This article has two aims. On the one hand, I want to clarify the use of architectural quality as a key concept used by architects. That is, I want to look at this notion from a professional perspective. The use of quality terms, the design, and the way architecture is judged all depend on one another. On the other hand, I examine how architectural quality is tested for and verified in practice. As a typical example, I look at how a jury in an architectural competition arrives at a decision on a winning entry. The jury has to identify the best solution for the task-a prize-winning design -and only one entry can be chosen. In the decision-making process, quality is strongly connected with values, and behind this thinking lays the assumption that good and bad solutions are manifest in the design. The assumption by the architects, again, is that a professional eye can detect quality in a design.
Seventeen professionals with first-hand competition experience were interviewed for this research. Among them were representatives of an architect's organization, the competition organizers, and the competitors. These interviewees were selected based on their professional expertise and skill in judging architectural competition entries.
From the interviews, we gain a good picture of how the concept of quality in design is understood in practice. The concept has different meanings, and appears to be ambiguous and even confusing. As is typical of practitioners, professional architects combine an aesthetic and artistic perspective with technical and practical points of view. We see a genuine uncertainty prevailing in the field of architectural design: there is no single answer to the questions of architectural quality issues, but instead, in architectural and urban design proposals there are always several good solutions to be recognized.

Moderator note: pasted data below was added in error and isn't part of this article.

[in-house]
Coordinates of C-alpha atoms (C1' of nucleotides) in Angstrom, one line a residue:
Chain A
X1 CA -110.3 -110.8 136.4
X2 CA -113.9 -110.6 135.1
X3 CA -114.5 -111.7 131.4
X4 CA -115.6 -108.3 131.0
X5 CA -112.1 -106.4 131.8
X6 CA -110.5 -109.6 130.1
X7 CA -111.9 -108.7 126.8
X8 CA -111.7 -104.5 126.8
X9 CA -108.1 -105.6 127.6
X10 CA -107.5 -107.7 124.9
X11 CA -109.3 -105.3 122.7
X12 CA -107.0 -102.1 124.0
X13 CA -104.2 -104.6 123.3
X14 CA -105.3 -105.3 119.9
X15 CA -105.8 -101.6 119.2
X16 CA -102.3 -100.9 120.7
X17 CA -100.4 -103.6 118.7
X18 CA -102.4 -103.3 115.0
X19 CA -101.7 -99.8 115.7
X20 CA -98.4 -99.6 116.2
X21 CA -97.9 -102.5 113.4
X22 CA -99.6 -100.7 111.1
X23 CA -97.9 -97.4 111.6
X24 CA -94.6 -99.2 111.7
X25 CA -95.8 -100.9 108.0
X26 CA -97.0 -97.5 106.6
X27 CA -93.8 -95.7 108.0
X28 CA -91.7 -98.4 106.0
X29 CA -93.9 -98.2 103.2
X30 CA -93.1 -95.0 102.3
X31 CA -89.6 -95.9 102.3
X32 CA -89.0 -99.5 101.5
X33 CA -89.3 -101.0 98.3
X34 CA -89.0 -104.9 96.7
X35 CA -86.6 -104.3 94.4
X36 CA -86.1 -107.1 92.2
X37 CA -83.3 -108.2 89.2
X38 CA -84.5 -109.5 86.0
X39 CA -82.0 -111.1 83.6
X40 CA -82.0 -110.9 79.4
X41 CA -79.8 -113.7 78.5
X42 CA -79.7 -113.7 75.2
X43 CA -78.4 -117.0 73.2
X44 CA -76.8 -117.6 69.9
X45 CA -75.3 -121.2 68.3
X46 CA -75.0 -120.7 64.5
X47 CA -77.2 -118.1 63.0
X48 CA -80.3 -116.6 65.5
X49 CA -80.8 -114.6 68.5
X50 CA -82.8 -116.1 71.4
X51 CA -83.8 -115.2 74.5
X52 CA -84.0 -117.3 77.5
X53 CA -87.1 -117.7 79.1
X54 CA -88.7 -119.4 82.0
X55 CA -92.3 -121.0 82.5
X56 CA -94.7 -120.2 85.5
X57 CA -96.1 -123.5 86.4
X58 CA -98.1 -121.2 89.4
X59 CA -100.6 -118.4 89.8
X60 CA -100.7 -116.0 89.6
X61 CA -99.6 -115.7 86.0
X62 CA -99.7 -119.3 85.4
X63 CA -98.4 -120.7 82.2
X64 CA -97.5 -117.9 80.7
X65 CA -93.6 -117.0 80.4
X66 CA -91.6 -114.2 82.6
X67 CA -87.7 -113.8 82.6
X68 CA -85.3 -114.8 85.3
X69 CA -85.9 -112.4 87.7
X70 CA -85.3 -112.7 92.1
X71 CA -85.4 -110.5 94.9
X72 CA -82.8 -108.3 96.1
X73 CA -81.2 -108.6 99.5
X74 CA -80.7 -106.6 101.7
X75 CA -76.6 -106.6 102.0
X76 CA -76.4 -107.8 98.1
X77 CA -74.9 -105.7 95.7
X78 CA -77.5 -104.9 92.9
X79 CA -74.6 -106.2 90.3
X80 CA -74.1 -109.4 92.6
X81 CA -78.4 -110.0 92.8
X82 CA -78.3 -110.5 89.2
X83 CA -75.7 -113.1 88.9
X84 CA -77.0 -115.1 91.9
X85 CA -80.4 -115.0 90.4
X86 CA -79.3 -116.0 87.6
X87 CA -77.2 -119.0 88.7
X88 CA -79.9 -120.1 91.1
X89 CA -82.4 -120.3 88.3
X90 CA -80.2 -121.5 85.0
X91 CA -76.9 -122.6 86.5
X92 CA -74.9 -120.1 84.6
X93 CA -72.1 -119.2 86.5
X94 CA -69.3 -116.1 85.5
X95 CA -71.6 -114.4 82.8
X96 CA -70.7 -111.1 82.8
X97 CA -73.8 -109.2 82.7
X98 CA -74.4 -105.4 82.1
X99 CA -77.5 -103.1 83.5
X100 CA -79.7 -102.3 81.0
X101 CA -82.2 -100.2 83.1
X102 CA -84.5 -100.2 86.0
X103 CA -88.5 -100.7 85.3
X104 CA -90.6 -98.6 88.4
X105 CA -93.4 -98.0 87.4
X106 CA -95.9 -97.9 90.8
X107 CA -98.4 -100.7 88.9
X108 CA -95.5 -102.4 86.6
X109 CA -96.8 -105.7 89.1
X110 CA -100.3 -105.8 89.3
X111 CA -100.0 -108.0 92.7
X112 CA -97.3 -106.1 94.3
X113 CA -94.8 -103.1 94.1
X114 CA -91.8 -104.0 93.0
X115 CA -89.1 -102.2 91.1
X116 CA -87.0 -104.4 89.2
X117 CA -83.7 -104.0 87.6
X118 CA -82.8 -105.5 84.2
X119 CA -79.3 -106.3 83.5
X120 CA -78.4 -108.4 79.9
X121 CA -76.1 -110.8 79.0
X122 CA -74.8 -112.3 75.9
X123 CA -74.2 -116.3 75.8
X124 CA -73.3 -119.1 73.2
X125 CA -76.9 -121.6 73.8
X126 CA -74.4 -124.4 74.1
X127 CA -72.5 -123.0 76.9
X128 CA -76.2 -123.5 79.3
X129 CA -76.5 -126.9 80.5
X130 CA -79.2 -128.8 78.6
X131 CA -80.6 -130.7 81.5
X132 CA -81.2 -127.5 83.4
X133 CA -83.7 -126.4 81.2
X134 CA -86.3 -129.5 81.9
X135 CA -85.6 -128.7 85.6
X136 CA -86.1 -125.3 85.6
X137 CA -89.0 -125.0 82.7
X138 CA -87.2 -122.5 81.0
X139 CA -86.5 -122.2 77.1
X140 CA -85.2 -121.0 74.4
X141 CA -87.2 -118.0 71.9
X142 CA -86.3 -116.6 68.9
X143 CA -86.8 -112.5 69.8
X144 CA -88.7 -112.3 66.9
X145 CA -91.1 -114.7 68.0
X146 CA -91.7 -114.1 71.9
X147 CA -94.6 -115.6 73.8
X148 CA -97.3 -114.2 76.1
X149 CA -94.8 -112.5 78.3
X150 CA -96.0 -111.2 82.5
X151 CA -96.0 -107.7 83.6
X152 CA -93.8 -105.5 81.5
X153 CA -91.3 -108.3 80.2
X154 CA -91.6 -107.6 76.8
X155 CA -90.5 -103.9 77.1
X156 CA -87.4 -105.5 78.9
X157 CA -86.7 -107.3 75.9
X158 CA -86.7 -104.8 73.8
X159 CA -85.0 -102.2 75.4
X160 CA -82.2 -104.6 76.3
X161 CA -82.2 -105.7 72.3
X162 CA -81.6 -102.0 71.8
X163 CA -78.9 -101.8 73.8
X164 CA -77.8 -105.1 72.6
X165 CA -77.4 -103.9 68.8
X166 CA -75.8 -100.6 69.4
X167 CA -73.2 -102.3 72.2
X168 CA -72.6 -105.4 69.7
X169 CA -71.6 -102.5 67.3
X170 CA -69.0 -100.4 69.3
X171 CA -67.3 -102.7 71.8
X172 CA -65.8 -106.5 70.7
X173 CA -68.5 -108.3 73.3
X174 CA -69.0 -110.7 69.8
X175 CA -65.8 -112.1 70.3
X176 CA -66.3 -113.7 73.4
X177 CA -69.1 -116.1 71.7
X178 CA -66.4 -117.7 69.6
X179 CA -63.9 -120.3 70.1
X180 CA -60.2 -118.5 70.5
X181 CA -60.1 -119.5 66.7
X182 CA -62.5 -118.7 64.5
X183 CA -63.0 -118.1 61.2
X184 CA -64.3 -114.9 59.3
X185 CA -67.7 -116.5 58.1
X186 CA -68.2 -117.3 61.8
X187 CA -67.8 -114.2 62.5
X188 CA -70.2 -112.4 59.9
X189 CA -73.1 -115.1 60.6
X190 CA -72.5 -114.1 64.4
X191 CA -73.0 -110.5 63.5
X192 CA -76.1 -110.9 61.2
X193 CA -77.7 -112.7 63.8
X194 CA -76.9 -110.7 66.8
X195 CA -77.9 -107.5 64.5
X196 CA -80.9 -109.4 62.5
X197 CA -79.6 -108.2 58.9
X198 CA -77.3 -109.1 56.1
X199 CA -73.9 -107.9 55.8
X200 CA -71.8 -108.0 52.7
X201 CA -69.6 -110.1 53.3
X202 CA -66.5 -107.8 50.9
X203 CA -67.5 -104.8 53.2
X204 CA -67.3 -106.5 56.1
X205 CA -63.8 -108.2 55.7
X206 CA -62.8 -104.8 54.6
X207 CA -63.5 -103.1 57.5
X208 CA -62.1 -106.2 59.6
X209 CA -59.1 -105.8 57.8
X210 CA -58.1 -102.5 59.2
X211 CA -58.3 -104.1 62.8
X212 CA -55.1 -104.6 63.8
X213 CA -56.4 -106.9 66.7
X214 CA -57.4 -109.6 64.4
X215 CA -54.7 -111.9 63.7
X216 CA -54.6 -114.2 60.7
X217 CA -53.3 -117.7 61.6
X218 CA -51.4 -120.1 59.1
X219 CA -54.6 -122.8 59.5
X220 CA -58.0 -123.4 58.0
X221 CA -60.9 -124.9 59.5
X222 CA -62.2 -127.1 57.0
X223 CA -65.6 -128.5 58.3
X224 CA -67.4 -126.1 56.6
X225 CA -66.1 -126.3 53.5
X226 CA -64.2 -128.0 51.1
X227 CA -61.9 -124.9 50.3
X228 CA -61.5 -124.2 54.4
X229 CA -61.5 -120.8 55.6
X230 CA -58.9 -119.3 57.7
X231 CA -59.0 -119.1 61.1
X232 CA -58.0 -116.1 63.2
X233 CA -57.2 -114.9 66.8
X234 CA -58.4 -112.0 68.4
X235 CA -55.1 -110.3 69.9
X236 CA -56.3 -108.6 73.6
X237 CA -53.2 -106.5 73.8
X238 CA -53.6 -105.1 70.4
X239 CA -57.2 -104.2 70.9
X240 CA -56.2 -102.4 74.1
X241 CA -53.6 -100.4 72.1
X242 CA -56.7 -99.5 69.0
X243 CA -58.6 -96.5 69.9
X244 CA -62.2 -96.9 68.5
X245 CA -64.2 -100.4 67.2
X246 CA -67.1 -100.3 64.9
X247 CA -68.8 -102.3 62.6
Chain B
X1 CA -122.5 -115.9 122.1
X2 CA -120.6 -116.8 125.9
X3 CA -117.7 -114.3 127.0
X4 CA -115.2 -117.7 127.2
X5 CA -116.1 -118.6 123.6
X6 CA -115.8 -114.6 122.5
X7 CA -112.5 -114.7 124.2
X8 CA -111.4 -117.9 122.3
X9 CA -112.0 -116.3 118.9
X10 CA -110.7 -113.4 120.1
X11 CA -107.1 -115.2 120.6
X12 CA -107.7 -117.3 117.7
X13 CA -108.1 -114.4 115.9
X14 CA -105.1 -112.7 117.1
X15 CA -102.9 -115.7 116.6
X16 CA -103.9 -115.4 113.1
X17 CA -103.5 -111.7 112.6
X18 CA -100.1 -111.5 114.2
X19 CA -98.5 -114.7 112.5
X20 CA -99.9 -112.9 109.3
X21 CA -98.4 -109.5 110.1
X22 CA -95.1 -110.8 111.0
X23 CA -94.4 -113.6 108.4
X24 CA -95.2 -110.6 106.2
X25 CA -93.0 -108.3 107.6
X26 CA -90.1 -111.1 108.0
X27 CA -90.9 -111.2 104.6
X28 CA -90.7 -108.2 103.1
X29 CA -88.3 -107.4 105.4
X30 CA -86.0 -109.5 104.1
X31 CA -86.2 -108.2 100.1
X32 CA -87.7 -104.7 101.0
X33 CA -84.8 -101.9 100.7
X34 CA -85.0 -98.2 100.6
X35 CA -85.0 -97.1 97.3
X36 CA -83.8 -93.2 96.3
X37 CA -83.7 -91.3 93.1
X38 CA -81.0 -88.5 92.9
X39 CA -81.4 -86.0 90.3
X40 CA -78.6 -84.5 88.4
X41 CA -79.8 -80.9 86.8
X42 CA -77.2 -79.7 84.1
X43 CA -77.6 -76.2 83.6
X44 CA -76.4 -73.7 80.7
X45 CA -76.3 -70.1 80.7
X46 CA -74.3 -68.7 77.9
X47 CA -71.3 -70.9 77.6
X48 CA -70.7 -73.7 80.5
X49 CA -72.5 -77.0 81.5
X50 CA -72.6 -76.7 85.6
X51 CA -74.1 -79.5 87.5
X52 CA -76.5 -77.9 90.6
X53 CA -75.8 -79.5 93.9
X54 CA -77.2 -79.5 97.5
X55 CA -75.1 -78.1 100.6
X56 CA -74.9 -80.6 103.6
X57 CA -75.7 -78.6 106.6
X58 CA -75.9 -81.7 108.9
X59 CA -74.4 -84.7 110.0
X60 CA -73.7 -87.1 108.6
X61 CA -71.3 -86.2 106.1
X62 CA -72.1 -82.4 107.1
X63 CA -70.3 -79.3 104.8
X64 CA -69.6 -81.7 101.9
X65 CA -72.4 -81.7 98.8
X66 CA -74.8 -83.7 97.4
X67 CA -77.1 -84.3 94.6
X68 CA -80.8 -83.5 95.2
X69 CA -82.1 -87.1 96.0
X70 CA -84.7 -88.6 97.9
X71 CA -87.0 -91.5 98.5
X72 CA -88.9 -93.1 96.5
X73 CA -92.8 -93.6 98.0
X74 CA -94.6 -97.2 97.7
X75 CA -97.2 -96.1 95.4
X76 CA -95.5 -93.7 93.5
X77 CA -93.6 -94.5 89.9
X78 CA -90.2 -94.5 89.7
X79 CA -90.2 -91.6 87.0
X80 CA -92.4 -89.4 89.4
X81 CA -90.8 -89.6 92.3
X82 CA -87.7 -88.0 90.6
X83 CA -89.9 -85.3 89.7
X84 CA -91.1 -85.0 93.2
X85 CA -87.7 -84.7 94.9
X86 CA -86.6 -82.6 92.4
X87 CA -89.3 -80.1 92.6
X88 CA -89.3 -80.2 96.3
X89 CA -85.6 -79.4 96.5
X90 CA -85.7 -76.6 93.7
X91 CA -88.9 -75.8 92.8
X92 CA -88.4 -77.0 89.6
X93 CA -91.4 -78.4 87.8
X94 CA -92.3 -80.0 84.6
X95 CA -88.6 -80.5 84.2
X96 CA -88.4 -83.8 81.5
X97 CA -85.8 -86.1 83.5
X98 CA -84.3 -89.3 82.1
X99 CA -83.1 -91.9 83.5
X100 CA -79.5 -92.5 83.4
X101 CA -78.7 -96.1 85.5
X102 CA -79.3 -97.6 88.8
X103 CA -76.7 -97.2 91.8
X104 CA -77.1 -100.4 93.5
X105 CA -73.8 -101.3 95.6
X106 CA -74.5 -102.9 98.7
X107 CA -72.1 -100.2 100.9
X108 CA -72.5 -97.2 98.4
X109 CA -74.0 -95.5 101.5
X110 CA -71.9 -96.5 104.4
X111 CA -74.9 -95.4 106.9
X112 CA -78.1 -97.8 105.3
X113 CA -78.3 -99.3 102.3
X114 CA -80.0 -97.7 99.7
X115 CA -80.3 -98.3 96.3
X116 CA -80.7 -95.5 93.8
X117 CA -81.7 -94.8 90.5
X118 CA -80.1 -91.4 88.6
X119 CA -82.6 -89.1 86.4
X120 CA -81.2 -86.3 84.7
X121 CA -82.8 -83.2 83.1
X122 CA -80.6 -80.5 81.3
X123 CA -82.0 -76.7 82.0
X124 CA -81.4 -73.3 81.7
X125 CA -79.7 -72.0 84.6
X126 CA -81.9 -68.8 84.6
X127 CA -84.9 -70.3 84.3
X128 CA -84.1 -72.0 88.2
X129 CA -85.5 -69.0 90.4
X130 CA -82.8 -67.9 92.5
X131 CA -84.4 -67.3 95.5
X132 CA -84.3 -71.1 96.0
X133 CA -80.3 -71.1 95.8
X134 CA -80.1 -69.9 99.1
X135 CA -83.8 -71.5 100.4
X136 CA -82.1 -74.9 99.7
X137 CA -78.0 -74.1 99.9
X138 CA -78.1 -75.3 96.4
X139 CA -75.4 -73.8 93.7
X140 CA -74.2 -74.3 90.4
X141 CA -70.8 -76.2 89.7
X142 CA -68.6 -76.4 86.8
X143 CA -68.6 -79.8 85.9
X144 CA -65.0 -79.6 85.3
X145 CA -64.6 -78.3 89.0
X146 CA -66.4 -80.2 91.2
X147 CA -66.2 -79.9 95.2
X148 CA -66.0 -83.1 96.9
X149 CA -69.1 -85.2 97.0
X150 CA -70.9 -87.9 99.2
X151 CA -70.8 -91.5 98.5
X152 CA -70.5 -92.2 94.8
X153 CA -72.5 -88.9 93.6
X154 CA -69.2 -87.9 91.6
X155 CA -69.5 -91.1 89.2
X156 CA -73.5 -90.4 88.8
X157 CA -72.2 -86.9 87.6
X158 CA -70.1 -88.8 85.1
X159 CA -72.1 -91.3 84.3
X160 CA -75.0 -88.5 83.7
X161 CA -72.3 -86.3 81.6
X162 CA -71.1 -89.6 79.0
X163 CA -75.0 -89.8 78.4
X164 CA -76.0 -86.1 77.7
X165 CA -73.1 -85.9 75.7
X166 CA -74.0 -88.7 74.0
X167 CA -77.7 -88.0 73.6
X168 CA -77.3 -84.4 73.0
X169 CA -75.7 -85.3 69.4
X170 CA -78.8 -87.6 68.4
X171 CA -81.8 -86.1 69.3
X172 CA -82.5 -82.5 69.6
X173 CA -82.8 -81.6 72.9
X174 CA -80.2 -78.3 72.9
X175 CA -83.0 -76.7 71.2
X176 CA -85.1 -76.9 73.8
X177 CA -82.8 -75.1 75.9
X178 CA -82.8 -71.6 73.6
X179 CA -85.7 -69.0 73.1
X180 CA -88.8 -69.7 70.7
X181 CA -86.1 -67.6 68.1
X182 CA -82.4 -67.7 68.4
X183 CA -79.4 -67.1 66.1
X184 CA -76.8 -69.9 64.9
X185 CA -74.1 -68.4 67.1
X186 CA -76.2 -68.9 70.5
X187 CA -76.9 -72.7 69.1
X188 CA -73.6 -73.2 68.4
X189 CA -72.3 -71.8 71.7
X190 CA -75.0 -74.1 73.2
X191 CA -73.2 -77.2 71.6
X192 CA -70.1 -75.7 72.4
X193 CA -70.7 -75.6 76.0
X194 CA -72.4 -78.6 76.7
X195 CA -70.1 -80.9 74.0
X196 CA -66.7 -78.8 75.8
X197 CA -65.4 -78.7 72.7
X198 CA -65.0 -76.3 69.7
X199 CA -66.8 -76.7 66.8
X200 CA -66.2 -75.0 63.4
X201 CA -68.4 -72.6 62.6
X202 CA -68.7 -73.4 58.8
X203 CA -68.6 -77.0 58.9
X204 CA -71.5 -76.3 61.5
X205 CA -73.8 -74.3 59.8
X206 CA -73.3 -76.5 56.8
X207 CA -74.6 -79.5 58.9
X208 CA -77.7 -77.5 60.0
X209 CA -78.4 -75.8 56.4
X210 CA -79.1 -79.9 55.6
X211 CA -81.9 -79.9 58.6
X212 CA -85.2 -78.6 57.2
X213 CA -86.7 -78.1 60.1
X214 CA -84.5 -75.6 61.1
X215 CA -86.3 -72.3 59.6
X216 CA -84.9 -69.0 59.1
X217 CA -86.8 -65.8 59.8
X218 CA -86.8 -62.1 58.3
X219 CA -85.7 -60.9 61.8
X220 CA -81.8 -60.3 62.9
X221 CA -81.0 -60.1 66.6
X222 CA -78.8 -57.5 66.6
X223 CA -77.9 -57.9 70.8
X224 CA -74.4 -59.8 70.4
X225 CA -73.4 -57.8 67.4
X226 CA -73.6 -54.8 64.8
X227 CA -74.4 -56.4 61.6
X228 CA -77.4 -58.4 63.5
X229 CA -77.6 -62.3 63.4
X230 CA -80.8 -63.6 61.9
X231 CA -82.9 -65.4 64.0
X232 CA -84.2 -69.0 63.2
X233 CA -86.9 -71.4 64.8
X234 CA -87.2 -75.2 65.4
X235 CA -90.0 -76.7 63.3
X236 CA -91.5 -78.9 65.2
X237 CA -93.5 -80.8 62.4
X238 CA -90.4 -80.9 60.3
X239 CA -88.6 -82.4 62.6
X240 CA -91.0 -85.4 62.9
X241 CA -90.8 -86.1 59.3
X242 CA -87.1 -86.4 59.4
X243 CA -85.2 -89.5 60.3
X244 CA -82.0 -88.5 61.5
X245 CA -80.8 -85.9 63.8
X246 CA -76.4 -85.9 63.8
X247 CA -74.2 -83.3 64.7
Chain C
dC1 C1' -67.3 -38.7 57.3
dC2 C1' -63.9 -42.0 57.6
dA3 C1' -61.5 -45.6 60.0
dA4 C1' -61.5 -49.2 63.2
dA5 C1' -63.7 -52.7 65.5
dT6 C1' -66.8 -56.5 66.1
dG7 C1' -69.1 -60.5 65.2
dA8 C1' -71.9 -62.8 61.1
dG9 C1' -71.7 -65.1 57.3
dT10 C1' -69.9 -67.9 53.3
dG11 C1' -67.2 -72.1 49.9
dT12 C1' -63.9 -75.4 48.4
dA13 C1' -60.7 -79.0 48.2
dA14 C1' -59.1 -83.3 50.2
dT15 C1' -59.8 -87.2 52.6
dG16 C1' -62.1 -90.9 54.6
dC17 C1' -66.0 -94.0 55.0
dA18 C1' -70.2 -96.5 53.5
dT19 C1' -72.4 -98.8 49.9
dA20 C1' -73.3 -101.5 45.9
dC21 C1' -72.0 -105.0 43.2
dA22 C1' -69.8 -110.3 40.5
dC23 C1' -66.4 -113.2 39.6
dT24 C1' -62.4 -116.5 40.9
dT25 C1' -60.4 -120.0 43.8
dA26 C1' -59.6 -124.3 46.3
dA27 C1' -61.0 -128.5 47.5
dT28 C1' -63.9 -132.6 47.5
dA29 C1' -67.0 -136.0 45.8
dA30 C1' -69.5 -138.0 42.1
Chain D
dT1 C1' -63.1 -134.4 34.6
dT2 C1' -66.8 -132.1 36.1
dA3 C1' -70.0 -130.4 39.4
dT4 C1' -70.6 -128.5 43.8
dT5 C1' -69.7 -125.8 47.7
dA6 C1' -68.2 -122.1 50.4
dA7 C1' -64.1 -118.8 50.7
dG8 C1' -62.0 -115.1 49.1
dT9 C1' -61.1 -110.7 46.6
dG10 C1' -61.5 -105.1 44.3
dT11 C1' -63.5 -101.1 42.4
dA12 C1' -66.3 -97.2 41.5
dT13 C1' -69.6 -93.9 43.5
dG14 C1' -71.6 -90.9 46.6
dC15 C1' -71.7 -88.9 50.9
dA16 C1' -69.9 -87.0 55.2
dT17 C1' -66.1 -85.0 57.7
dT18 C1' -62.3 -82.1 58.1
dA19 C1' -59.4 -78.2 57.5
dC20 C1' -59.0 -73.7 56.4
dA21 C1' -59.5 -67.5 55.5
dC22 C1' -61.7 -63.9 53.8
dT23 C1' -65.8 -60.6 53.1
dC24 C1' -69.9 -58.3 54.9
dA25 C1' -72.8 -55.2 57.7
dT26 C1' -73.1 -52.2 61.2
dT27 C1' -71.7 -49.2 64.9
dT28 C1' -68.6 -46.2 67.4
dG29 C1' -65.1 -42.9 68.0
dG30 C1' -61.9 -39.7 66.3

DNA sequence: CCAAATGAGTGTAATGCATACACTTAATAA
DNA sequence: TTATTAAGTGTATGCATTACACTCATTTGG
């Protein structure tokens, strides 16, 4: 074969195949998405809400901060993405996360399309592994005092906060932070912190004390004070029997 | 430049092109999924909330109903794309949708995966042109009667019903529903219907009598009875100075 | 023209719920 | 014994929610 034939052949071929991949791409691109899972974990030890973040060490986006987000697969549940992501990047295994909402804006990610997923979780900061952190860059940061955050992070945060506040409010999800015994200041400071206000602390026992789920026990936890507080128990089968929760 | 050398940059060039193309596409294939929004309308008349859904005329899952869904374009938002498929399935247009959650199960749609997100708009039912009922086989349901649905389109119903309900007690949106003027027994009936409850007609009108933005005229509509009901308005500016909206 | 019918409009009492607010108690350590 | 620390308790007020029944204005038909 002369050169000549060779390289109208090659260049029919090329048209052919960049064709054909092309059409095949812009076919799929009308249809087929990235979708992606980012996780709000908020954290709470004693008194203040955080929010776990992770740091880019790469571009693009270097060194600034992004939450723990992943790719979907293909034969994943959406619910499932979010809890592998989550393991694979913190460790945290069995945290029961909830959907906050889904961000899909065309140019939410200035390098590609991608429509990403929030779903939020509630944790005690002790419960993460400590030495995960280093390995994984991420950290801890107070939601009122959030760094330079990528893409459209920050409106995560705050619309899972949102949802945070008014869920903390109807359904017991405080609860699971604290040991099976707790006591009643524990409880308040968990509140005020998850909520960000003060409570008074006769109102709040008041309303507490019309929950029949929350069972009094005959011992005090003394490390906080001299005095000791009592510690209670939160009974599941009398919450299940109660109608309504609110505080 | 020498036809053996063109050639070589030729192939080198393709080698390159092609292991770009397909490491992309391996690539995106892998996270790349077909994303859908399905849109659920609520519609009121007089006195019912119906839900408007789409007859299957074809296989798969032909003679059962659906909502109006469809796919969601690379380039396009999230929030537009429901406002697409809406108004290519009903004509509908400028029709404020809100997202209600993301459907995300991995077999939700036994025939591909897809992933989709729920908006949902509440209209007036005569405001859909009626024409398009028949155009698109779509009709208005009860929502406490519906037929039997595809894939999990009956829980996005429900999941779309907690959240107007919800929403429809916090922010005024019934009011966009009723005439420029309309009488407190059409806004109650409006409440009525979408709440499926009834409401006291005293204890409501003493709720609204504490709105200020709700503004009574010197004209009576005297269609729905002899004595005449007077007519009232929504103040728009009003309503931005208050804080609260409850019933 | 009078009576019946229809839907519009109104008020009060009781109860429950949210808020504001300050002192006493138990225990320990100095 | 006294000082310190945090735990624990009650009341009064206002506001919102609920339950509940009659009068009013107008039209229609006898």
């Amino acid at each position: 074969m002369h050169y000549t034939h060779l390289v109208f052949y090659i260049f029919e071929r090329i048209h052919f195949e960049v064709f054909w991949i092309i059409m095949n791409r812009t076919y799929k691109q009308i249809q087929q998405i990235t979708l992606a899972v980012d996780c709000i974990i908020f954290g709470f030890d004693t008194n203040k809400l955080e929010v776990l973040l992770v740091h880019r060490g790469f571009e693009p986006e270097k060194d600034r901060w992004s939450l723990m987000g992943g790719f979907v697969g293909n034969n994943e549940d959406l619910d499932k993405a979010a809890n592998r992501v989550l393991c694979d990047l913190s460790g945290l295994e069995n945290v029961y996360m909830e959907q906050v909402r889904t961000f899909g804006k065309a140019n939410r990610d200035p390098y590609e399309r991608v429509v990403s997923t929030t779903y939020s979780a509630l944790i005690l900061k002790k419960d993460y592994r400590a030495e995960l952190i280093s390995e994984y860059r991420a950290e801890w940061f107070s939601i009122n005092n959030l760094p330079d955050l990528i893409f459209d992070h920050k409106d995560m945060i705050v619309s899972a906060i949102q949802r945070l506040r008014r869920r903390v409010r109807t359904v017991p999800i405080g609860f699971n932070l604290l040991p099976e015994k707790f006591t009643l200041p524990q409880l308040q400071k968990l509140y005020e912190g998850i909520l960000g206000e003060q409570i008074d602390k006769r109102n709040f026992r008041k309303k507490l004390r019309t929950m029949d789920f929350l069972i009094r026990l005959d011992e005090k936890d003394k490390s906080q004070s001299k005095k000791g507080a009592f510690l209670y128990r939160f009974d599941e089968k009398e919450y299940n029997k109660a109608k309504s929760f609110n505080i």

In architectural competitions, the jury's task is to select the best proposal among the entries submitted--and to single out one winner. Disagreement over the final decision is seen as a failure for the jury. In case of divergence of opinion among the jury members, the competition might result in that the winning entry is not built. Competence and consensus are therefore two key factors in making the jury feel comfortable with the final selection of winners in architectural competitions. Consequently, the architects sitting in a jury must be professionals, with a good judgment in quality issues.
Borås, 2007. Vol. 9, no 1, 23-42 p.
Architecture, Architectural competition, Architectural quality, Quality issues, Quality judgment, Judgment practice